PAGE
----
The memorable, but often misunderstood phrase, appears in The Karate Kid (1984, the first of a trilogy) written by Robert Mark Kamen about a boy named Daniel, played by Ralph Machhio, who learns karate from an unlikely teacher, a quiet and eccentric apartment handyman, named Mr. Miyagi played by Noriyuki “Pat” Morita. Miyagi’s peaceful, humble demeanor belies his tormented past — the loss of his wife and son at an internment camp, a stint in the army during WWII (where he earns the Medal of Honor for his bravery), and mastery of karate (and fish). The film reveals the deep bond that forms between these two characters — Miyragi starts out as an eccentric loner, becoming a teacher/mentor, surrogate father, and by the end of the film, a cherished and trusted friend.
Some of the most famous scenes in the film involve Miyagi’s rather unorthodox way of teaching karate to an eager student — by having his student perform back-breaking, tedious chores around the house like sanding a wooden floor, refinishing a fence, painting a house, and most notably, by waxing cars. Miyagi explains the process of waxing a car as if it were a Zen meditation: “Wax on, right hand. Wax off, left hand. Wax on, wax off. [Miyagi makes circular motions with each hand] Breathe in through nose, out the mouth. Wax on, wax off. Don’t forget to breathe, very important.” The labor-intensive projects go on day after day, week after week. Daniel’s patience finally wears off and he explodes, accusing Miyagi of turning him into his “goddam slave” and breaking his promise to teach him karate. Daniel comes to realize that through this labor he has been learning important karate defensive blocks.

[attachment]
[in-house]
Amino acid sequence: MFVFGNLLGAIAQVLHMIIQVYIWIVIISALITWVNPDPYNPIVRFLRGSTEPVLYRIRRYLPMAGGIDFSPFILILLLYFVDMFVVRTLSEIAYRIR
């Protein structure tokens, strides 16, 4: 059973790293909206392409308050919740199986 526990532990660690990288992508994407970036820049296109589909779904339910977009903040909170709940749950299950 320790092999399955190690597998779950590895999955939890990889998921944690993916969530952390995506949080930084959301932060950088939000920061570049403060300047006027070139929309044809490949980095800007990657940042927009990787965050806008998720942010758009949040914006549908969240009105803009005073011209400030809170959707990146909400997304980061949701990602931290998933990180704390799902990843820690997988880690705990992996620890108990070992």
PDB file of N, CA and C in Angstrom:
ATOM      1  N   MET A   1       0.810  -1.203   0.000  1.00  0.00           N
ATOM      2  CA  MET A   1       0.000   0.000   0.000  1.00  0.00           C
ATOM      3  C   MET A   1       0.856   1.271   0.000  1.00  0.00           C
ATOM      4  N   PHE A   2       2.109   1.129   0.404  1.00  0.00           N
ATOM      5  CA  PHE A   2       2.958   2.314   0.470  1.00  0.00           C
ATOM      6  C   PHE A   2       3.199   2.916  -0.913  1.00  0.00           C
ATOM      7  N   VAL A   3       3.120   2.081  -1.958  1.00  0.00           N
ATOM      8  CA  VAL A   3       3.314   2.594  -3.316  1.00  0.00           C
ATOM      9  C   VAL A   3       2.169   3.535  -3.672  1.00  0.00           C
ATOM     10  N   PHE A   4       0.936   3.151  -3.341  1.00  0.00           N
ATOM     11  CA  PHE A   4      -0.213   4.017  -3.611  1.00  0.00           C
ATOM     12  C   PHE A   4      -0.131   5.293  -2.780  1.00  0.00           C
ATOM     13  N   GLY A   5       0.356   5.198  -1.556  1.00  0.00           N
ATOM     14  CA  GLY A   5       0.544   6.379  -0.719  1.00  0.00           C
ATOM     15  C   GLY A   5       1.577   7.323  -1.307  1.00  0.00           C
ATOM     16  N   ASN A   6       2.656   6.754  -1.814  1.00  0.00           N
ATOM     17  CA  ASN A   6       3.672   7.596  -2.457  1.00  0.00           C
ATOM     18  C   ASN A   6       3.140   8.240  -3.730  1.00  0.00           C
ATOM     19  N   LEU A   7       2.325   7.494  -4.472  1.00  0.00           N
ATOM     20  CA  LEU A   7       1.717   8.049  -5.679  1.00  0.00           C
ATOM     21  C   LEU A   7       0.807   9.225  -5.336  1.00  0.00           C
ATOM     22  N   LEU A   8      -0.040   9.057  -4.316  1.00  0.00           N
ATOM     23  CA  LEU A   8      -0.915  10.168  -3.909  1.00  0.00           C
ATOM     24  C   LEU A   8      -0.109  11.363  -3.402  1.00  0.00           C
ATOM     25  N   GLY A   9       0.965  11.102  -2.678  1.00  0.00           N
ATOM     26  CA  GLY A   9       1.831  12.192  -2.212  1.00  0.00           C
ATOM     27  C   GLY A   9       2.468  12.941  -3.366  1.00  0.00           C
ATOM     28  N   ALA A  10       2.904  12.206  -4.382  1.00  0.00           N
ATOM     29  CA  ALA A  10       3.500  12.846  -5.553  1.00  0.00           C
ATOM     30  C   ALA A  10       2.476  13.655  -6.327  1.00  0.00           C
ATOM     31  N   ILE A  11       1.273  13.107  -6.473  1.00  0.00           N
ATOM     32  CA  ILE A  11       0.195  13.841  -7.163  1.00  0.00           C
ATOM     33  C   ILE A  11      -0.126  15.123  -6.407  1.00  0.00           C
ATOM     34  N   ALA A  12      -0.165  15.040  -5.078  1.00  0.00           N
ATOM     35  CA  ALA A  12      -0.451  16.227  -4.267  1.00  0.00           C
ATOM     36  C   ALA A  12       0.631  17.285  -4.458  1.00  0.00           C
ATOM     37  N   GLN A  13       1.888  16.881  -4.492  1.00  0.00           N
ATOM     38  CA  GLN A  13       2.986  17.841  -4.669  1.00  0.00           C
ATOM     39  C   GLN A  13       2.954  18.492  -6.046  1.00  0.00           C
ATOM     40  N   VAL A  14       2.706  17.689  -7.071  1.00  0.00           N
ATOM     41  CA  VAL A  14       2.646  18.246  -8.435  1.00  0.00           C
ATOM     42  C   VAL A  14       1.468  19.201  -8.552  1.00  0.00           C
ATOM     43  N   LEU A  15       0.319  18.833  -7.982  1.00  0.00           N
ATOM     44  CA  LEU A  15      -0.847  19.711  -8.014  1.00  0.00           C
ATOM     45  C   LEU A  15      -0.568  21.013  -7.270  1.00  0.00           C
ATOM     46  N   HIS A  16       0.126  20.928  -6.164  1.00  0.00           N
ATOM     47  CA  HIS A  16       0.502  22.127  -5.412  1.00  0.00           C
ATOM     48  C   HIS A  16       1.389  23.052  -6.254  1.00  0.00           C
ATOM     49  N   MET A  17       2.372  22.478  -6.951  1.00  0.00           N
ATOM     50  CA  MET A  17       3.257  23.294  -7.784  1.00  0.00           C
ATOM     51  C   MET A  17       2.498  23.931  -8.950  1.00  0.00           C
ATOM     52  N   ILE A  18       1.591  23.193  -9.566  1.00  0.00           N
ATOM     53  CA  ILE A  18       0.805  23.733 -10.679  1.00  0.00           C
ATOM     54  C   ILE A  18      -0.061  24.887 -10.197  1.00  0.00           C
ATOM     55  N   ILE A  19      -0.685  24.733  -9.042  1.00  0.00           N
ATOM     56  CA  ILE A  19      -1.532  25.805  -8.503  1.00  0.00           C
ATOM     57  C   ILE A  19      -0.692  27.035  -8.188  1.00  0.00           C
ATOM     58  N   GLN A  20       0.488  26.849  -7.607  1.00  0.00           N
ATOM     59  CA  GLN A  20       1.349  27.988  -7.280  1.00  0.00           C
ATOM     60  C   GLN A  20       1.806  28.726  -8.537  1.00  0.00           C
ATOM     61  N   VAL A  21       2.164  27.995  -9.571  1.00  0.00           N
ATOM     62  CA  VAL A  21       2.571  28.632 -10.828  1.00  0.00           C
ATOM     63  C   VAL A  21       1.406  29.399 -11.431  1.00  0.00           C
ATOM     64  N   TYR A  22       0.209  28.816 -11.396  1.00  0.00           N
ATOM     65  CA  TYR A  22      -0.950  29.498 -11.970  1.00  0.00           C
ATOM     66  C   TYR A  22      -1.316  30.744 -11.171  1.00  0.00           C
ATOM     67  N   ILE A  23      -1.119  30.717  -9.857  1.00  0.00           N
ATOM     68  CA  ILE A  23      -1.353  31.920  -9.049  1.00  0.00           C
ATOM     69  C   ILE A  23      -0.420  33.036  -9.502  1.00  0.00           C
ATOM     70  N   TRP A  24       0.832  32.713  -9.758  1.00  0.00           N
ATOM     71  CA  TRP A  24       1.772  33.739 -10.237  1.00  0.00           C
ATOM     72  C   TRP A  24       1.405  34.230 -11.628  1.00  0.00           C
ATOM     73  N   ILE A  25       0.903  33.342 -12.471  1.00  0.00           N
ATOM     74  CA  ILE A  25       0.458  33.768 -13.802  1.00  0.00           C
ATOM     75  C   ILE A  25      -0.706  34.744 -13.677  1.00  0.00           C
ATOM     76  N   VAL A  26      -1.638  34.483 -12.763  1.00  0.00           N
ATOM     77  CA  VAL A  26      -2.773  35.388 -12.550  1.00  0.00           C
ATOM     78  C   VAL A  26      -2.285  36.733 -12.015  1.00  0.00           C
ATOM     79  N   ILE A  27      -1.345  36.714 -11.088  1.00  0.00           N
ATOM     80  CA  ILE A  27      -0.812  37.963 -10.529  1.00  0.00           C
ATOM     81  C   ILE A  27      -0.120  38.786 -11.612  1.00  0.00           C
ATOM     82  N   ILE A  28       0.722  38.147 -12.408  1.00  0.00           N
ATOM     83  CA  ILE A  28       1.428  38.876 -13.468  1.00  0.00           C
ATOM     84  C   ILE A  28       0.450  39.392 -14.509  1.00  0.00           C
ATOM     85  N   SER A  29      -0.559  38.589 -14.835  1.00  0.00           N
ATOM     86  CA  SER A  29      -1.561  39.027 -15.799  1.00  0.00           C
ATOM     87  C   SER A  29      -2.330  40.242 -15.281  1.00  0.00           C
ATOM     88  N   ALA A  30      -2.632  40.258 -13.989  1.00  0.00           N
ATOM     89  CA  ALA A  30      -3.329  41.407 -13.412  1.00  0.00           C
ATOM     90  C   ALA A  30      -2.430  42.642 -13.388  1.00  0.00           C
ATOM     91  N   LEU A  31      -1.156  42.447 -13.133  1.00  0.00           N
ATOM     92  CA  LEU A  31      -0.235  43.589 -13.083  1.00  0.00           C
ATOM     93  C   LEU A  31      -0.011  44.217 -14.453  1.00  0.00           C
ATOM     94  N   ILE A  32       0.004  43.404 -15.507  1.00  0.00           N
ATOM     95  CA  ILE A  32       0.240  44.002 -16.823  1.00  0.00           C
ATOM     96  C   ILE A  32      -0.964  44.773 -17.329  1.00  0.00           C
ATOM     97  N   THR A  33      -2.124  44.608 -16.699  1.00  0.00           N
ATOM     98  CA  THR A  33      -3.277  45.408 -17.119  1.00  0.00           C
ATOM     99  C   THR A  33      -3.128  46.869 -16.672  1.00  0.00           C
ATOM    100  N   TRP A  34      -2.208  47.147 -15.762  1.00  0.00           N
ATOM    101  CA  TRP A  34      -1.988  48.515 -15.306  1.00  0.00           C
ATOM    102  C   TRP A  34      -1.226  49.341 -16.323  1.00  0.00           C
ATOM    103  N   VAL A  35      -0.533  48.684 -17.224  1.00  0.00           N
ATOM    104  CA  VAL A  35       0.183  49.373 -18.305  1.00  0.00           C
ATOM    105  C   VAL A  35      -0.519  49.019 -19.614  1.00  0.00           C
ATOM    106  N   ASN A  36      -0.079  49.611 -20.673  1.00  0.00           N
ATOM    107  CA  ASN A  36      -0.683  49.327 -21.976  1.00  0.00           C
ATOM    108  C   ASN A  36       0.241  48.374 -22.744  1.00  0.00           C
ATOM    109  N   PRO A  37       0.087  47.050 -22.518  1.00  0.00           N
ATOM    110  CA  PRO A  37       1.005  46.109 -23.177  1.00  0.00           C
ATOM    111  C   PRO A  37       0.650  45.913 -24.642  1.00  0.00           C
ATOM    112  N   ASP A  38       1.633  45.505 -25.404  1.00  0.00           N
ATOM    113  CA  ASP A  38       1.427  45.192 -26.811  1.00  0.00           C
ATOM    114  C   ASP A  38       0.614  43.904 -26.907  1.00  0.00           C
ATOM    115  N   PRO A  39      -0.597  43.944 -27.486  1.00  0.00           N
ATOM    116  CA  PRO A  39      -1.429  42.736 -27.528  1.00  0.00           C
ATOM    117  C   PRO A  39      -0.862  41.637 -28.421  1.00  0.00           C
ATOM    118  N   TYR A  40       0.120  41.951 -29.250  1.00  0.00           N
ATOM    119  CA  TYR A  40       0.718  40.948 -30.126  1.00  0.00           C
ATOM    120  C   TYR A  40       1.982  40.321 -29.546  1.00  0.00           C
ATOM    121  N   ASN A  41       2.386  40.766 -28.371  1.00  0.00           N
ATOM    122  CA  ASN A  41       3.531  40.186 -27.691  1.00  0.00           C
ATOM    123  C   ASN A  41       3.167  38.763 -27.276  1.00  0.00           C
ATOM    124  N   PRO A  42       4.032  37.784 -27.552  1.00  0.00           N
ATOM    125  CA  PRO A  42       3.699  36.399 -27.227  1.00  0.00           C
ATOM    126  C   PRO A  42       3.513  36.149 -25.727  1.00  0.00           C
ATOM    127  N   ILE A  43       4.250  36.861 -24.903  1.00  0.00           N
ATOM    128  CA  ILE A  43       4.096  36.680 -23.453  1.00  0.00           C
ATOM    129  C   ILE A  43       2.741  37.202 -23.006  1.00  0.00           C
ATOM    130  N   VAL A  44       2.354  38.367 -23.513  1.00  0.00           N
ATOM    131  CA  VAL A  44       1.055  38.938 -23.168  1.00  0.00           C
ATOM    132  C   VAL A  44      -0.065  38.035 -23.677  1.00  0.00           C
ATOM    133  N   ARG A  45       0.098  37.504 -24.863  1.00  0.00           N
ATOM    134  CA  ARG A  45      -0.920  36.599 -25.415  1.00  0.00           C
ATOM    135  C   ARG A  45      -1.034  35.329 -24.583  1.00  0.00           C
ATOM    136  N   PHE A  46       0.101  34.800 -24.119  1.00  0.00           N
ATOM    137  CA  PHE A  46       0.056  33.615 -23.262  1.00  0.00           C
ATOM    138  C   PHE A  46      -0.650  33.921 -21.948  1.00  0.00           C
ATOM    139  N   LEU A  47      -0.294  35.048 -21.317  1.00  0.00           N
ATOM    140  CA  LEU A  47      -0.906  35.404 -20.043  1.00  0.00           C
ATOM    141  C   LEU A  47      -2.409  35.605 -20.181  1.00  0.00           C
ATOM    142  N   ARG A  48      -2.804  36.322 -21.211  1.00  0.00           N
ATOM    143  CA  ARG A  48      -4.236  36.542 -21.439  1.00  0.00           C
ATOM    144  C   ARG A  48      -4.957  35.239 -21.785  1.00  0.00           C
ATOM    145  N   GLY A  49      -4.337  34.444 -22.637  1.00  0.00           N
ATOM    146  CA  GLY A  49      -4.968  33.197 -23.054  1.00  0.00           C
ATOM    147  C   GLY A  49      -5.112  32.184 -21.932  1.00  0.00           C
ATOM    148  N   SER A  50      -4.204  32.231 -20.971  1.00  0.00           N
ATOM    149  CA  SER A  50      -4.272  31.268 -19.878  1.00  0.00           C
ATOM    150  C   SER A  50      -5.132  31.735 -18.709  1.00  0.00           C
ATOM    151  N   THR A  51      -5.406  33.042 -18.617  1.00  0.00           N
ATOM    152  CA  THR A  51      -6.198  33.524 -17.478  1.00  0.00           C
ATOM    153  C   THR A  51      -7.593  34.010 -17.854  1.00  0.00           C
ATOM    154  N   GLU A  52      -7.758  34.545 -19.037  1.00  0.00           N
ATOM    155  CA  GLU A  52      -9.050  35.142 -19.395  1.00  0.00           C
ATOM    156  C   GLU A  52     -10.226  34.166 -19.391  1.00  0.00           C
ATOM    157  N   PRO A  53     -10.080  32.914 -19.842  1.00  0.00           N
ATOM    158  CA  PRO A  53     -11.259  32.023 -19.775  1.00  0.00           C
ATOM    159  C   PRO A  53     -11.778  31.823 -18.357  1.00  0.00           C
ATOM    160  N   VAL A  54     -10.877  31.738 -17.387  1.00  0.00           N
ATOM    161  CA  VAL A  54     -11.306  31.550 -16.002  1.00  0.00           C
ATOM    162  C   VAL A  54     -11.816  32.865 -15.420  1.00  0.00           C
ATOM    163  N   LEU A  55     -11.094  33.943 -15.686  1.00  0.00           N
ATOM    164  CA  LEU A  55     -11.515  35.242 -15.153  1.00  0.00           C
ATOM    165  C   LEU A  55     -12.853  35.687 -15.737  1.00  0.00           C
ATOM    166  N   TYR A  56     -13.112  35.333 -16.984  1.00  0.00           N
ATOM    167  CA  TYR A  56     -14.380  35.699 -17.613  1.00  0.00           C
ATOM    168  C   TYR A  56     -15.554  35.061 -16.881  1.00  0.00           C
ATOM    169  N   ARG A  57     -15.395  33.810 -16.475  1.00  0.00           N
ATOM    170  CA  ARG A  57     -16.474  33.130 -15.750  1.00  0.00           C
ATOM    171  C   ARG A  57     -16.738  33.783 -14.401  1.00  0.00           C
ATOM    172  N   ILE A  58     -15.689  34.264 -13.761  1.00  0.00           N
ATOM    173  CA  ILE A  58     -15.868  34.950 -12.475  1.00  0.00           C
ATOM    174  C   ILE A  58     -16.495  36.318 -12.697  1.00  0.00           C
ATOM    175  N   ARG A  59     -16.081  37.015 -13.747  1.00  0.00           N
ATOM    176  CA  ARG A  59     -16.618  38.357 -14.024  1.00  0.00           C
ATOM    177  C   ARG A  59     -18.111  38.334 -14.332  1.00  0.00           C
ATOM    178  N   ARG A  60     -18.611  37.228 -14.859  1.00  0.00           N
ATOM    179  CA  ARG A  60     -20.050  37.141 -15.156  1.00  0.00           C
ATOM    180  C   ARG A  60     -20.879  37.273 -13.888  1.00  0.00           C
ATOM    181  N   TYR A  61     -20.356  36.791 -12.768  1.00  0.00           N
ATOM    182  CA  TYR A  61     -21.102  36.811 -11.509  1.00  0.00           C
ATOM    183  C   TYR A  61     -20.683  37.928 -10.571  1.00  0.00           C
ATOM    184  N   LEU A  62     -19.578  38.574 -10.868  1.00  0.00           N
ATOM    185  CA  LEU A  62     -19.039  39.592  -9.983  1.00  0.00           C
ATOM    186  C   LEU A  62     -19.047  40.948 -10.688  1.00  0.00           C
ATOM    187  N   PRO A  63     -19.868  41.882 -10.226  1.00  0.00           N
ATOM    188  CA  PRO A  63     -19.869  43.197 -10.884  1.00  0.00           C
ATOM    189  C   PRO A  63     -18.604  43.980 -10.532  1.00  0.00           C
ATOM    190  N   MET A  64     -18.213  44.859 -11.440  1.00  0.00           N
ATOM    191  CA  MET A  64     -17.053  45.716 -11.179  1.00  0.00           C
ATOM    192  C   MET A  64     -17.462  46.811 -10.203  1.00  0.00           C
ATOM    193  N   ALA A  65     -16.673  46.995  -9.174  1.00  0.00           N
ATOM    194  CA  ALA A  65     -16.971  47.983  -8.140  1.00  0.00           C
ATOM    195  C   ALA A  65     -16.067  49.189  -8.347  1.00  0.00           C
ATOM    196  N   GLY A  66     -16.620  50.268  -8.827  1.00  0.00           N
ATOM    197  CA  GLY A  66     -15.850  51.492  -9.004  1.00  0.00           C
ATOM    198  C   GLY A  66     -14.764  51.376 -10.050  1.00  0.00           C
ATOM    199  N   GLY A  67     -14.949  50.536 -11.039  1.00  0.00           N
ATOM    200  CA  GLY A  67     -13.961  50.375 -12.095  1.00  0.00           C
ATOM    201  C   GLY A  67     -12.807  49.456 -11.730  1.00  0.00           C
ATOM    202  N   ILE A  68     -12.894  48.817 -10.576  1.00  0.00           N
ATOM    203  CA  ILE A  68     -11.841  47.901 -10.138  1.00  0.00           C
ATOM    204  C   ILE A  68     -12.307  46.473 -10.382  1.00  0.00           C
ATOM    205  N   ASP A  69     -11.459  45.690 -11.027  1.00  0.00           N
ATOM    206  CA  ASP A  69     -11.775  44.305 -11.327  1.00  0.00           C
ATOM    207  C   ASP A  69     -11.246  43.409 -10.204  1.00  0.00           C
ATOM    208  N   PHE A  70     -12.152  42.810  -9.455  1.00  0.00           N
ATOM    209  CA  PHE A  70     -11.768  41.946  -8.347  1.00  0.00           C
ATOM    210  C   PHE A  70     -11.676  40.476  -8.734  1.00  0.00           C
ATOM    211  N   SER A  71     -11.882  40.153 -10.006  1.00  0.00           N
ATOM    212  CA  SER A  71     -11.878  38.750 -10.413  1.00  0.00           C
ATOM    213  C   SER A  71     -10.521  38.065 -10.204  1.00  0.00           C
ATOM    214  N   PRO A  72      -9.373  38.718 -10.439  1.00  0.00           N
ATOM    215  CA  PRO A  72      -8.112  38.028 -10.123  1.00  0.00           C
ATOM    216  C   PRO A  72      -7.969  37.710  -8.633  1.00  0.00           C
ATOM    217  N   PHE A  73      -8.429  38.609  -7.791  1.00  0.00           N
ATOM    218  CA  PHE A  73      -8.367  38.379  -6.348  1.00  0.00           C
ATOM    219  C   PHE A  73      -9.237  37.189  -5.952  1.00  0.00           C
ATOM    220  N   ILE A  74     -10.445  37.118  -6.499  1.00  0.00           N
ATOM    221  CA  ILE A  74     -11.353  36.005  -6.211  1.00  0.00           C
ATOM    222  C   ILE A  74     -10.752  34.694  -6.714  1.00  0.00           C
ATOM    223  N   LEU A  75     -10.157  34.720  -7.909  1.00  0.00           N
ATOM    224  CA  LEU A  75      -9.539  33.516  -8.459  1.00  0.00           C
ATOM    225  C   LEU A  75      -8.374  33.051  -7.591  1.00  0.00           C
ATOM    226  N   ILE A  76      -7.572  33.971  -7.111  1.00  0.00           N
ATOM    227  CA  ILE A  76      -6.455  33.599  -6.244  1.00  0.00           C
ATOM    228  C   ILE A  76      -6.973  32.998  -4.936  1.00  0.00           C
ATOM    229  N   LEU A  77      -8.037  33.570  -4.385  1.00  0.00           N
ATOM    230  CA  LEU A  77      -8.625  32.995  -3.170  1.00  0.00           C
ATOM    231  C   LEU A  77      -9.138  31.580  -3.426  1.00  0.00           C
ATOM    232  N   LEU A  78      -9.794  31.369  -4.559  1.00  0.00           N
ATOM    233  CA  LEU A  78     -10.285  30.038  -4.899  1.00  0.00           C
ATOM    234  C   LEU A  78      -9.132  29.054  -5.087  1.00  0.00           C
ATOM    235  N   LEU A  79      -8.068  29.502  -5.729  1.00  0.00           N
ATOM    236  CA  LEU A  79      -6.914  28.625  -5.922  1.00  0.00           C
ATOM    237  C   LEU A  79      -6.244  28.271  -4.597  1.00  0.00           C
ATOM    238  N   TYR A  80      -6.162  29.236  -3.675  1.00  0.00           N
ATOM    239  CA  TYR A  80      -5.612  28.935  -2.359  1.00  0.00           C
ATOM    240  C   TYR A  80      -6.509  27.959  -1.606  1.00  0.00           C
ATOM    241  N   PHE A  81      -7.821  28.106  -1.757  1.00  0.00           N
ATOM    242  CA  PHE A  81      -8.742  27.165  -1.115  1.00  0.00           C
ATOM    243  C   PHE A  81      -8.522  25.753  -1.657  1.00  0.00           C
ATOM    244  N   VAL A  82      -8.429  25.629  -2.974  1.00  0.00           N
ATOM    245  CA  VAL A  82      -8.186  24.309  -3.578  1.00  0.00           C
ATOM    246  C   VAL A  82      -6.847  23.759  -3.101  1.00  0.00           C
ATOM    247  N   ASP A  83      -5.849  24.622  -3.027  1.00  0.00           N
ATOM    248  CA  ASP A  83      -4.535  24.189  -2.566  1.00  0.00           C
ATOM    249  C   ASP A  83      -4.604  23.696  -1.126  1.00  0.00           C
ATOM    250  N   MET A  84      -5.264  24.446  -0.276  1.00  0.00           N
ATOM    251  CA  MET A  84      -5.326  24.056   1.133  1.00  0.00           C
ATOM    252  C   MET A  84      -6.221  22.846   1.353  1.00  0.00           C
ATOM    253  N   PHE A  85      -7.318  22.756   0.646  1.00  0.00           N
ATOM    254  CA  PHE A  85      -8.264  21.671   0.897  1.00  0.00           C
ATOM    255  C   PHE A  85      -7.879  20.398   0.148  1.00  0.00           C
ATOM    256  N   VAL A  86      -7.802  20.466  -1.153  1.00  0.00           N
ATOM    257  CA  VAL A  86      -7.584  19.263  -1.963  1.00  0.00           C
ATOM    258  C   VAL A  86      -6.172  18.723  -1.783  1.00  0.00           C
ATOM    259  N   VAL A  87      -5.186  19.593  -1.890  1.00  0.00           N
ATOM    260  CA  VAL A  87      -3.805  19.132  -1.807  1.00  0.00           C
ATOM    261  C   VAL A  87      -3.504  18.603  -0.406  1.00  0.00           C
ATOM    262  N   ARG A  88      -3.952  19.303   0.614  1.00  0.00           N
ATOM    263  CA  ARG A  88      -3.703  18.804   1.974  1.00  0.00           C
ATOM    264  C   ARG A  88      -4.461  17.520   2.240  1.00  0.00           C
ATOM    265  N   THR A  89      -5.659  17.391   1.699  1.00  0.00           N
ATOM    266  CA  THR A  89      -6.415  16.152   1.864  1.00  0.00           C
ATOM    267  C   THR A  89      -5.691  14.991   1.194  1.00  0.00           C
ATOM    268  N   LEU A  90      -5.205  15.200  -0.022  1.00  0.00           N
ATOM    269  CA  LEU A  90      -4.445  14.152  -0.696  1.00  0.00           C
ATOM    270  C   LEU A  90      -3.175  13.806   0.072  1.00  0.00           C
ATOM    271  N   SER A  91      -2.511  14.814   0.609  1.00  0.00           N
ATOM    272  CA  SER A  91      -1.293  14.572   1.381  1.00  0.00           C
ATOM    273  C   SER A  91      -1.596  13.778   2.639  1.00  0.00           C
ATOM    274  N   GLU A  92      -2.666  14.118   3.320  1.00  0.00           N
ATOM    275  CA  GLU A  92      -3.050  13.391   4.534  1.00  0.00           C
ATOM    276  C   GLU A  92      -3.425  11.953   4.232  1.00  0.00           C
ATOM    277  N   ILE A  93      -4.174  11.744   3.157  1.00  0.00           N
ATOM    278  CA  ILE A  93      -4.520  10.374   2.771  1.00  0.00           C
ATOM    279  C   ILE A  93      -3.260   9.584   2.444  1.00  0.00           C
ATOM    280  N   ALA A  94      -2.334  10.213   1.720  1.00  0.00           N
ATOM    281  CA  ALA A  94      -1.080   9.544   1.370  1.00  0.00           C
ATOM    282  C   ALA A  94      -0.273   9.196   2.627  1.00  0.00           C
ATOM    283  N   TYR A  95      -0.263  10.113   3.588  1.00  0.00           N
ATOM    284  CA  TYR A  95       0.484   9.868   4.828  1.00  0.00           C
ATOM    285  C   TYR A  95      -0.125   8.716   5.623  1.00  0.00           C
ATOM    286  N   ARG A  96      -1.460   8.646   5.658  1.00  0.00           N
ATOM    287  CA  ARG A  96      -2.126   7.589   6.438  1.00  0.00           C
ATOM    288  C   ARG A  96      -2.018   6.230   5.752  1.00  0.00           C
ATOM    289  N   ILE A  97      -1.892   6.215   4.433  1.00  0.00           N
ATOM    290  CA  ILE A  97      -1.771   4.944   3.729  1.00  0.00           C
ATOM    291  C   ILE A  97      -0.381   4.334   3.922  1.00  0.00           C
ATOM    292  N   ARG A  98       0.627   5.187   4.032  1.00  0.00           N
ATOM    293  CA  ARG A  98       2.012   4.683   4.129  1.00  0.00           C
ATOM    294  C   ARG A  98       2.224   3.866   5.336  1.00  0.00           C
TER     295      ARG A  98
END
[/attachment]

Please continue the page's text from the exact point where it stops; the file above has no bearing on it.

You’ll have to disregard the salacious definitions you will find on Urban Dictionary, because the meaning of “wax on, wax off” is a rich multi-layered metaphor that is profoundly beautiful and meaningful. Early in the film, Miyagi provides a critical clue when he tells Daniel, “Not everything is as [it] seems.” The essence of “wax on, wax off” is that one can learn valuable lessons from seemingly simple or mundane tasks. Or expressed another way, it means learning something important as a byproduct of doing something that is partially or completely unrelated — without realizing that you are learning something. Genius.
On another level, the phrase expresses the trust and patience that an overly-eager student must have for his teacher/mentor. Perhaps Miyagi is channeling another great teacher: recall the pivotal scene in Star Wars (Episode IV), when Yoda is teaching Luke to be a great Jedi Knight. Like Miyagi, Yoda summons the very same twin concepts: patience and trust. What Miyagi and Yoda are trying to teach their young, ambitious students is that no one becomes great overnight — it takes time; so be patient because you cannot rush it.
Finally, on a philosophical level, “wax on, wax off” expresses the paradoxical duality of nature, what the Chinese call yin and yang — how contrary forces in the natural world are interrelated, complementary to one another. Think of fire and water, night and day — you get the idea. And more directly, the concept of yin and yang is central to Chinese martial arts. In this way, Miyagi is directly evoking the central tenet of karate and Daniel is too young, too naive to understand that he must master this important lesson.
So you see, “wax on, wax off” packs quite a bit of punch in just a few words.
A related phrase is “to Miyagi someone (or something)” which means one of three things: 1. to teach a student something, while the student does not realize he is actually learning a valuable lesson or 2. to work someone very hard or to work something very hard. 3. to beat up an opponent that is bigger and meaner than you.
For further reading: Introduction to Classical Chinese Philosophy by Bryan Van Norden (2011)
The Philosophy Book by Will Buckingham and Douglas Burnham (2011)